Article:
I will never forget what Miss said when I put my hand up. At first she looked surprised, as I had been rather reluctant to speak up until that point. Then she said, ‘Lauren, if you get this, I will take back everything I’ve ever said about blonde girls.’ I gave her my answer: quand je serai riche. She smiled and proffered me the tin of sweets, before going on to explain that while in English we say when I am rich, in French you use the future tense of the verb.

This information was met with many a puzzled expression, but to me it made sense. There was an inherent logic to it that I could not argue with. I am not exaggerating when I say it was like a switch had been flicked on in my head. All it took was a single, well-aimed question.

Anyone can memorise words or phrases, but in order to really learn a language and be able to manipulate it, you have to understand the grammar. That was something the teachers at my first school never really touched on, which is why I initially struggled after moving to Great Wyrley. Lessons there were much more grammar-focused, and it was this approach that helped unlock my flare for languages.

From that moment on, I demonstrated an aptitude that surprised everyone, including myself. With my teacher’s guidance, my linguistic skills came on in leaps and bounds, and I went on to achieve an A* at GCSE with full marks in speaking and reading. Having fallen completely in love with what I now regarded as a beautiful language, there was no doubt in my mind about carrying it on. I chose it as one of my A-level options, and later as my degree subject along with Russian.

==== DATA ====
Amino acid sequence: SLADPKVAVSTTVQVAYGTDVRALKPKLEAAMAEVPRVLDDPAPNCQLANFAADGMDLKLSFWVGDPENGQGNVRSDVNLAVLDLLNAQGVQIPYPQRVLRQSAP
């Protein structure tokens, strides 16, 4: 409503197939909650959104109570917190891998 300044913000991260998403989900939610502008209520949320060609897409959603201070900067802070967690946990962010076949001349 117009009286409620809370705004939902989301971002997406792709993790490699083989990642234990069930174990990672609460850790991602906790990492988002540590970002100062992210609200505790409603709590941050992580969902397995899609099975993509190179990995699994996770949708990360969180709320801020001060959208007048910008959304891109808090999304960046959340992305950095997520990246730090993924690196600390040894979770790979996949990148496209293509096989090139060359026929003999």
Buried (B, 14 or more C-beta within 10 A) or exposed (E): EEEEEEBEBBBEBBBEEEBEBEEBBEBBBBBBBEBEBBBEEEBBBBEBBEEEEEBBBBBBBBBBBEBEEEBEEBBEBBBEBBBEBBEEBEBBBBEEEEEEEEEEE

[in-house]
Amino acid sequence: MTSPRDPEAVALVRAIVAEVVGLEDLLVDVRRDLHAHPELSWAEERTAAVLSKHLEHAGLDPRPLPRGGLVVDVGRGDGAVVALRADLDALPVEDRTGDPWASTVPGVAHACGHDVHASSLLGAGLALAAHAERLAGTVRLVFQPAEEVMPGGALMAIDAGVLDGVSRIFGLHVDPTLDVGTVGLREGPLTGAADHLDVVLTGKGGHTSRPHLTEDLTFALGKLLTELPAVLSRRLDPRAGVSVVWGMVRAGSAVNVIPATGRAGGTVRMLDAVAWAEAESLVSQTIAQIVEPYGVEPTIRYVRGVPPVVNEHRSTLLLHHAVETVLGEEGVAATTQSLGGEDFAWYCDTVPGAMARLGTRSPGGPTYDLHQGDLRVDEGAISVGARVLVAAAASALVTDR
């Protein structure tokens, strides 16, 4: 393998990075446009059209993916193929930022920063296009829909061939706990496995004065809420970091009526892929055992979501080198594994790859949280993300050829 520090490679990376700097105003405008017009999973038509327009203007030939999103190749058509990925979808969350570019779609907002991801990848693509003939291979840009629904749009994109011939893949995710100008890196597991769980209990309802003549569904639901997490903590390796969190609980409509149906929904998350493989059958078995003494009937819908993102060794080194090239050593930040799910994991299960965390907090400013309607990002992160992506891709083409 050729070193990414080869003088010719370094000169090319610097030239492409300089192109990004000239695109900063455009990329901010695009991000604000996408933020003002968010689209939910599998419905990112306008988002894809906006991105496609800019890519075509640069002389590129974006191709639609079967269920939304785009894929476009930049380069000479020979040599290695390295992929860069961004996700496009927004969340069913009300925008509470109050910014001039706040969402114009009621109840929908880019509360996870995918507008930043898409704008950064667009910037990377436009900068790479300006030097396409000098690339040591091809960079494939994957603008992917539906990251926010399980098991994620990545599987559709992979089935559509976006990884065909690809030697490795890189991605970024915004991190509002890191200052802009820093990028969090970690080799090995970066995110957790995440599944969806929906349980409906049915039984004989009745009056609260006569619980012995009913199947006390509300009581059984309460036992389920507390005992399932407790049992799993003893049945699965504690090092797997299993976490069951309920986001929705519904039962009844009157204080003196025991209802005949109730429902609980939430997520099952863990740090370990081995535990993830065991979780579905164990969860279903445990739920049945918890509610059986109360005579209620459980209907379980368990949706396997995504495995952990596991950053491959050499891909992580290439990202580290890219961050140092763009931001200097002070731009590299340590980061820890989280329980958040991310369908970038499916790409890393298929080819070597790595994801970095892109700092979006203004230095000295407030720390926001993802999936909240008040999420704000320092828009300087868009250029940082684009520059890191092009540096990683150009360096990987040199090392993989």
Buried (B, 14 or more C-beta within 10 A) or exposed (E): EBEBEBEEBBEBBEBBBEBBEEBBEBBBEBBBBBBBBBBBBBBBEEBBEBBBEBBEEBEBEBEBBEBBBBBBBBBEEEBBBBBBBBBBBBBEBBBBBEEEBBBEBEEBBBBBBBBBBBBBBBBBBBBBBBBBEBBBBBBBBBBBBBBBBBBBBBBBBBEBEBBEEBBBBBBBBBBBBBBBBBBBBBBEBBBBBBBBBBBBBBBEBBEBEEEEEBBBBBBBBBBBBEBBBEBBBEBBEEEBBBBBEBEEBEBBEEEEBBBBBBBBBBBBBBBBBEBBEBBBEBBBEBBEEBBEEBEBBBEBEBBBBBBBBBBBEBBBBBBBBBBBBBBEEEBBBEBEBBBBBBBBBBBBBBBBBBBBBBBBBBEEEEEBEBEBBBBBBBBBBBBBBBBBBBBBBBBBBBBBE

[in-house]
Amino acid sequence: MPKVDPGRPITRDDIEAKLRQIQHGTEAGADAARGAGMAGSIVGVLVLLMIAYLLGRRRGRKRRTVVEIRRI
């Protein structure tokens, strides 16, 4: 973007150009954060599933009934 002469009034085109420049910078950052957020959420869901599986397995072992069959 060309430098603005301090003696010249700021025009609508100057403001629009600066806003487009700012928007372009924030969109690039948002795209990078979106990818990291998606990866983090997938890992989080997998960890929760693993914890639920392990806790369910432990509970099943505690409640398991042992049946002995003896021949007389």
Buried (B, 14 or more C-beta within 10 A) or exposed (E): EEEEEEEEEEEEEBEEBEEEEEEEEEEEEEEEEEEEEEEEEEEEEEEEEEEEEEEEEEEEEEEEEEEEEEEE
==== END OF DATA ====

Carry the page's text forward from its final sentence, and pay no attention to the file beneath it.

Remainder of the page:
Why am I telling you all this? It isn’t just to show off, although I have always thrived on praise. It’s because that lesson was one of my Axis Moments. By that I mean it was one of those moments I can pinpoint as having changed my life irrevocably. When my world tilted on its axis before settling in an altogether different position. Such moments are rare, but when they do happen, they are profoundly magical.

Sometimes I wonder, if I hadn’t moved school or if I’d had a different teacher, would I still have discovered my love of languages? It’s impossible to know for sure, but I don’t think so. Had my stepmom not dragged me kicking and screaming from my first high school, I would now be on an entirely different path-one I cannot imagine having taken.

We’ve all had Axis Moments. Sometimes we don’t recognise them for what they are until years later, but we’ve had them. You never know when they’re going to come or what guise they’re going to take, but that’s the beauty of it.

So what are yours? Think about it. See if you can pick them out. You too might have some school-based ones, or yours might centre around something else entirely. This particular Axis Moment taught me that there is always more to discover about yourself. That what you think is a passing talent for something might actually be a real flare just waiting for the right person to light it. And when that happens, you will wonder how your original path could ever have looked like the right one.

Written by

Lauren Phillips is a language teacher and writer with a deep love of words in all their forms. She uses writing to help her process her own tangled thoughts.